A couple of blogs ago I mentioned the annual celebration in pop culture of Groundhog Day. A lot of tongue-in-cheek fun. But two days later, a far more important event was celebrated in the USA. That of the 103rd anniversary of the birth of Rosa Parks.
Born in 1913, she lived to the ripe old age of 92, passing in October of 2005. She shot to fame, or maybe I should say, infamy, on the 1st December 1955, when she was riding on a bus in Montgomery, Alabama. She refused to give up her seat when ordered to do so by driver James Blake. Rosa had committed the crime as a black woman, of sitting in the whites only section of the bus.
On the 100th anniversary of her birthday in 2013, appropriately, President Barack Obama, made a speech to this effect:
"I call upon all Americans to observe this day with appropriate service, community, and education programs to honour Rosa Parks enduring legacy"
Several states, then, and since, reserve the front seat of their public transport buses on her birthday, to mark the stand she took.
I am inspired by this simple, and brave, act, in an awful time of American history. The American Civil War had sparked off in 1861, primarily because of the slavery of black people, and to think she still had to take what was seen as a risk, almost 100 years later.
Also in 1861, but most likely less well known to the masses than Rosa Parks, one of the women in the next part of this week's blog was born.
Elizabeth Bisland Wetmore. She would become a reporter for The Cosmopolitan (now a popular magazine) in New York City, with her pen name simply as, Elizabeth Bisland. Her family had fled their homestead in Louisiana just prior to a Civil War battle nearby in 1863. The family returned but life was difficult, and they moved to Natchez when Elizabeth was 12. She would start her writing career when she was still a teenager. Not that famous today, despite taking a "mans world" head on.
Until that is, 1889.
The other woman is Nellie Bly, born Elizabeth Jane Cochrane, who was by far the most famous female newspaper reporter of her time, was born three years after Bisland, in 1864. She started her writing career as a teenager also, when she was given a chance to write for The Pittsburg Dispatch by editor George Madden, in response to a fiery readers letter she had written. By 1887 she had tired of the Dispatch, and moved to New York City. Penniless she somehow talked her way into the offices of Joseph Pulitzer at The New York World newspaper, where she carved out what would become a very successful journalistic career.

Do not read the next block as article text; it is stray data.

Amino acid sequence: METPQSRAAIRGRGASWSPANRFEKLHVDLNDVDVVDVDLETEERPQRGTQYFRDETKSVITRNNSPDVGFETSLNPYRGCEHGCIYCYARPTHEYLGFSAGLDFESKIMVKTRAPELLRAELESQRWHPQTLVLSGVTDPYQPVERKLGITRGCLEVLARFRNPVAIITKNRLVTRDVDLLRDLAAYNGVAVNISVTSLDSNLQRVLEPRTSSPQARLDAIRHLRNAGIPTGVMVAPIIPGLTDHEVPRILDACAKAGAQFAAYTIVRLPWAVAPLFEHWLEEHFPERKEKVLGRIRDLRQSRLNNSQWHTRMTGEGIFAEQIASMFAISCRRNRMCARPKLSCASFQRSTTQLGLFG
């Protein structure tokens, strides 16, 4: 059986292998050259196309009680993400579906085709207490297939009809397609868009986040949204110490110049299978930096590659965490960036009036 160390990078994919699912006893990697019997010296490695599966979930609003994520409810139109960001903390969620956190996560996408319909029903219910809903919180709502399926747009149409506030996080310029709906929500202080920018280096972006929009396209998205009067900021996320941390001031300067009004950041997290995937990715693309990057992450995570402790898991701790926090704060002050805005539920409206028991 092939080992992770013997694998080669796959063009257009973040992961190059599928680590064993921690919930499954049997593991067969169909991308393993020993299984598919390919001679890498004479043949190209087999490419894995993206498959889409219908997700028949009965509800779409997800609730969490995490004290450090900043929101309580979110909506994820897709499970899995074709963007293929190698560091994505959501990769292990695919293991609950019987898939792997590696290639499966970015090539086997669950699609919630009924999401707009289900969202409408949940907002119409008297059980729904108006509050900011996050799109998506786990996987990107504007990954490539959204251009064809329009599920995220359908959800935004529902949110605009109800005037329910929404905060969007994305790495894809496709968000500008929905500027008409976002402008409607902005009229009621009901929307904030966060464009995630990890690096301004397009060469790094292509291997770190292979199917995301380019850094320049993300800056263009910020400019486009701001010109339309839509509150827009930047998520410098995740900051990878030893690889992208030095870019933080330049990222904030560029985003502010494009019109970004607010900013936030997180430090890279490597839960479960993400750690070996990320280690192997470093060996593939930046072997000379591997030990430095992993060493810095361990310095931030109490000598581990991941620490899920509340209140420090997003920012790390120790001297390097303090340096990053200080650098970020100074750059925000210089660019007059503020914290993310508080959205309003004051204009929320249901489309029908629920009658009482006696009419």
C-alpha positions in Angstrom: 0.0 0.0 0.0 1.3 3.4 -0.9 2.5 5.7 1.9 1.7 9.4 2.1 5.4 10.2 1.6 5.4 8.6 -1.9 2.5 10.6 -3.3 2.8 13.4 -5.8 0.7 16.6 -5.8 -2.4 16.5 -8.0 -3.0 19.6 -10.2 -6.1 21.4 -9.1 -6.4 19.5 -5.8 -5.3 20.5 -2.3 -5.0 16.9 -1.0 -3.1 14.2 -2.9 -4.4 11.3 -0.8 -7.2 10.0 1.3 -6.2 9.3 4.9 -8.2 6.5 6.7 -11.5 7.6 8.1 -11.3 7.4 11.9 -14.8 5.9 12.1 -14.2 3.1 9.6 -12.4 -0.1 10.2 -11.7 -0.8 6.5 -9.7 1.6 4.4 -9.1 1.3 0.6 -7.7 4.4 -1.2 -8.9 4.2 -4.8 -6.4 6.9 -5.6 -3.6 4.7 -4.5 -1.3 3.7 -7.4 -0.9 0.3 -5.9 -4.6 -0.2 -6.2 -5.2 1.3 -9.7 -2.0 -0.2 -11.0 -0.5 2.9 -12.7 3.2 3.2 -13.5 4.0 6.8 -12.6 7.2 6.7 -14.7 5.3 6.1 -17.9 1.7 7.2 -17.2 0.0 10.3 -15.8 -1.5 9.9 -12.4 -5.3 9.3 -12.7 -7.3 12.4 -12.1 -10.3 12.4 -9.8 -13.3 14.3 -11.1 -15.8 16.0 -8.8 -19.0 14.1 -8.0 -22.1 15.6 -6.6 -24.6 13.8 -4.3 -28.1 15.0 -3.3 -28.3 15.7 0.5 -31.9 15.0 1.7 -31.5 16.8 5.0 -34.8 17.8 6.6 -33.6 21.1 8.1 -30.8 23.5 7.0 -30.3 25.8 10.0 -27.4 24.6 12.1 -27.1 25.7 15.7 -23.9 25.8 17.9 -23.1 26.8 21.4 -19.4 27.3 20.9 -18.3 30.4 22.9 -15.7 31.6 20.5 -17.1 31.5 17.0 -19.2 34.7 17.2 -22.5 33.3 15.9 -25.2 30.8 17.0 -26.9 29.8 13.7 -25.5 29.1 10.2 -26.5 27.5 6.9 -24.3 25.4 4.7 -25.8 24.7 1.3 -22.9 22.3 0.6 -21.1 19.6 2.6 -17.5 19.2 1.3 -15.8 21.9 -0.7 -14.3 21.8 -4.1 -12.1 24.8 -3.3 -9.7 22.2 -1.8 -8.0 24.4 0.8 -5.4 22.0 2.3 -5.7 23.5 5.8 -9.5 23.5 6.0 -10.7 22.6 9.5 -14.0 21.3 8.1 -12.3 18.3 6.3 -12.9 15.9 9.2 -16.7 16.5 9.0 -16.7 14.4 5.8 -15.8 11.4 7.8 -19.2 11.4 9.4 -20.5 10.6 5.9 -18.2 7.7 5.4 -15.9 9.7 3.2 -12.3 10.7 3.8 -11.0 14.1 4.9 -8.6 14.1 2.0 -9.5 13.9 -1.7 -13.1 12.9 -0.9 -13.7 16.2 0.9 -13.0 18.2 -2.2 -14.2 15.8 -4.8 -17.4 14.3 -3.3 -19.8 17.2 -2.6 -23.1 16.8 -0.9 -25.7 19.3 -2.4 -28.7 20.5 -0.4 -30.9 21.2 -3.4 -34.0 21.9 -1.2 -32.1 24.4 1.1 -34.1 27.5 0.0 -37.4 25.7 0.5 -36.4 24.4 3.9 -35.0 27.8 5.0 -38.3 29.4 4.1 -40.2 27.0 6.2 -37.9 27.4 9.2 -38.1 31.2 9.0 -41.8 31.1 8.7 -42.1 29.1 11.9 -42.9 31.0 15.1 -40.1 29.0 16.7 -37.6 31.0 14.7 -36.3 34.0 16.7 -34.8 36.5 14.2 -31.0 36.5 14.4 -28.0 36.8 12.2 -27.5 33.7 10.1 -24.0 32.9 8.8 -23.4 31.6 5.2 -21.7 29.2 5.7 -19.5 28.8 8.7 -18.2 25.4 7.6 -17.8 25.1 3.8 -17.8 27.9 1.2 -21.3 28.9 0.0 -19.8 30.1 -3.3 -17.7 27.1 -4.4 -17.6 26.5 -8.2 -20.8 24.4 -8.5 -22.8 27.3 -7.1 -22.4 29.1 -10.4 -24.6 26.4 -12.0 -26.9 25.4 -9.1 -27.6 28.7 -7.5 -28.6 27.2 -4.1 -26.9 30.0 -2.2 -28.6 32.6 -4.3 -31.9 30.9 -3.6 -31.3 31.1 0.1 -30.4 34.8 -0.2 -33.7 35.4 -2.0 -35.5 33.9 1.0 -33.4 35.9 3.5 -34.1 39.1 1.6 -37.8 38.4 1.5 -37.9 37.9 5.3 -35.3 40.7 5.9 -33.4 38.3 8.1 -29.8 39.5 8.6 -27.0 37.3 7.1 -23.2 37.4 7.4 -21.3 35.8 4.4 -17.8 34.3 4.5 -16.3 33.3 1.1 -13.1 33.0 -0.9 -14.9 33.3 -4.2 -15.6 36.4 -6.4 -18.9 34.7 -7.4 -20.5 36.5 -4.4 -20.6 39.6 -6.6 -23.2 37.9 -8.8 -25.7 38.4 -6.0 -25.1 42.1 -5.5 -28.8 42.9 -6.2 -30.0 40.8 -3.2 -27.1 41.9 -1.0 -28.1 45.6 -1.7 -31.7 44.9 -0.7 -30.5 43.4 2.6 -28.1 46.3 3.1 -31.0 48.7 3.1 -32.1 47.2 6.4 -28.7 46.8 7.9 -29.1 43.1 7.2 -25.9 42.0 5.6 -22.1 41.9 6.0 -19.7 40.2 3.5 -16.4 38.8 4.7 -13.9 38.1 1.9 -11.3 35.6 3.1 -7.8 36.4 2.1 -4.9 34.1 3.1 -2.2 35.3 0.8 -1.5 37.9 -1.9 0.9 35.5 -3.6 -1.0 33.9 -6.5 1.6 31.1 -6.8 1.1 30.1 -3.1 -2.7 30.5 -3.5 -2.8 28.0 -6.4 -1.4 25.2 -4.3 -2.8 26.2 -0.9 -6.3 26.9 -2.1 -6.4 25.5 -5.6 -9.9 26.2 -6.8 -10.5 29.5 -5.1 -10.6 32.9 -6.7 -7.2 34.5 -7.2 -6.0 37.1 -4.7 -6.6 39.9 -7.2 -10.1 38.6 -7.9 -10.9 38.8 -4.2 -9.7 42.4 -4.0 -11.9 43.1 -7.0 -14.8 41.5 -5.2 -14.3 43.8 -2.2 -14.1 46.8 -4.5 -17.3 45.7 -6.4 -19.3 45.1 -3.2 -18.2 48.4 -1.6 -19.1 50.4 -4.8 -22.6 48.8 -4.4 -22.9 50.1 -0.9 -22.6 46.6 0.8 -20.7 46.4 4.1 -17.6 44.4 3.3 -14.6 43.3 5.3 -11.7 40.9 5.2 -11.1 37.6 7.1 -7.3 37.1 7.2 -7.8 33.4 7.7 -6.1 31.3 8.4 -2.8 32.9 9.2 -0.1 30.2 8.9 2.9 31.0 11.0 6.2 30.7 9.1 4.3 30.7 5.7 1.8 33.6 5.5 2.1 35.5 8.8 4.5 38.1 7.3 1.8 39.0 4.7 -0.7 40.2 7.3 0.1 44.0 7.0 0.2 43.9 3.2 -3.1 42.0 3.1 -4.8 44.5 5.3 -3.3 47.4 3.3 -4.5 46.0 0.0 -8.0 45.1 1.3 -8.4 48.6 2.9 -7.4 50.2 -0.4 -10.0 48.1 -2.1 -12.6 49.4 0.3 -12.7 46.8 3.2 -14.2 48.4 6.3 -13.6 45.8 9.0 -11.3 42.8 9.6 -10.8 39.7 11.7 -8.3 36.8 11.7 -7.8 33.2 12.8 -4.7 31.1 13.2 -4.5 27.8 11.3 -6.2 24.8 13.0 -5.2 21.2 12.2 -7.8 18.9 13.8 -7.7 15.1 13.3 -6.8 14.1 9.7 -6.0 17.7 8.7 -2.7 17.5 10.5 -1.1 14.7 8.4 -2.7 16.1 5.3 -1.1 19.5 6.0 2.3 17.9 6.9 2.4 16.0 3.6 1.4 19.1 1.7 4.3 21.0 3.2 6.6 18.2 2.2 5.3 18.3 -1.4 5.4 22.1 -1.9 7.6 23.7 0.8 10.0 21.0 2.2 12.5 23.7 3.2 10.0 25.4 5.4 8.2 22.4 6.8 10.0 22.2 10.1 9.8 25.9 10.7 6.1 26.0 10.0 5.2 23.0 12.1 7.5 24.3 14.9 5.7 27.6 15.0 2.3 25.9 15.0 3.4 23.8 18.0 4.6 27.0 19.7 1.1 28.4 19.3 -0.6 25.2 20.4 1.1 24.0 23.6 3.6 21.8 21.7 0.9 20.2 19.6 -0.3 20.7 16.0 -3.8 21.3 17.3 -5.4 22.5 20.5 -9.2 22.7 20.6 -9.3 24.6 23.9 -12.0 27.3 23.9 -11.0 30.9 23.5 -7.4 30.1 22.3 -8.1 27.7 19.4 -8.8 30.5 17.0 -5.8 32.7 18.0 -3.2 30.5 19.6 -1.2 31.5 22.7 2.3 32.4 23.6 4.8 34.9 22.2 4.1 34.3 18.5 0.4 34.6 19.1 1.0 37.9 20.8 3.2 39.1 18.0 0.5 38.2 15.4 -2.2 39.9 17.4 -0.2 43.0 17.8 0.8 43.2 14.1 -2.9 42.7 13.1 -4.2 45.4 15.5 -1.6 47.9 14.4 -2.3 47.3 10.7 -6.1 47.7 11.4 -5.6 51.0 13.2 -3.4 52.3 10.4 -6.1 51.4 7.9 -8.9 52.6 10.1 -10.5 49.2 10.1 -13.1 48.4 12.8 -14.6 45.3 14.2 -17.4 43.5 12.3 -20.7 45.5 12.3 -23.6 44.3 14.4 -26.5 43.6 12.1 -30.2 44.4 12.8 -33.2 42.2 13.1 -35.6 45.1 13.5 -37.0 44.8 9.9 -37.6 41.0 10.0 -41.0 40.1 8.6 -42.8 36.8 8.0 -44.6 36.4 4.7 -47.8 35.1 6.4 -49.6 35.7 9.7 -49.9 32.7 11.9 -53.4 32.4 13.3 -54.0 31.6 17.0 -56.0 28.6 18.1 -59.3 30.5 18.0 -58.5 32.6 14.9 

She was to shoot to fame whilst working for Joseph Pulitzer's newspaper, when she went undercover in an insane asylum for 10 days, exposing the terrible conditions therein.
But what was to influence Bly shortly after, was a publication from 1873, that of Jules Verne's fictional novel, Around The World In 80 Days. Pulitzer decided to send Bly on just such a trip, and she departed on November 14 1889, aboard the steamer ship Augusta Victoria, the fastest ship crossing the Atlantic at the time, later to be renamed RMS Empress of Scotland. It was to perish in a shipyard fire, appropriately in Blyth!
72 days, and 24,899 miles later, Bly arrived back in New York City, on the 25 January 1890.
But where does Bisland fit into this picture? When John Walker, editor of The Cosmopolitan, heard of Bly's quest, he decided to send freelance reporter Elizabeth Bisland on the same quest, with a subtle difference: she would journey in the opposite direction.
By the time Bly finished, Bisland was still traveling. Bly's record would be broken just a few months later by George Train, who completed the circumnavigation in 67 days. That would stand for 23 years, until a Broadway producer, John Henry Mears, would smash it, to finish in just 36 days.
You may have guessed that I am currently reading Eighty Days, by American author Matthew Goodman, all about the two women's adventure, and I just cannot put it down. He quotes a small paragraph just before the prologue, from Jules Verne's book:
"You have a strange way, Ralph, of proving
that the world has grown smaller.
So, because you can go around it in three months..."
Phileas Fogg interrupts. "In 80 days".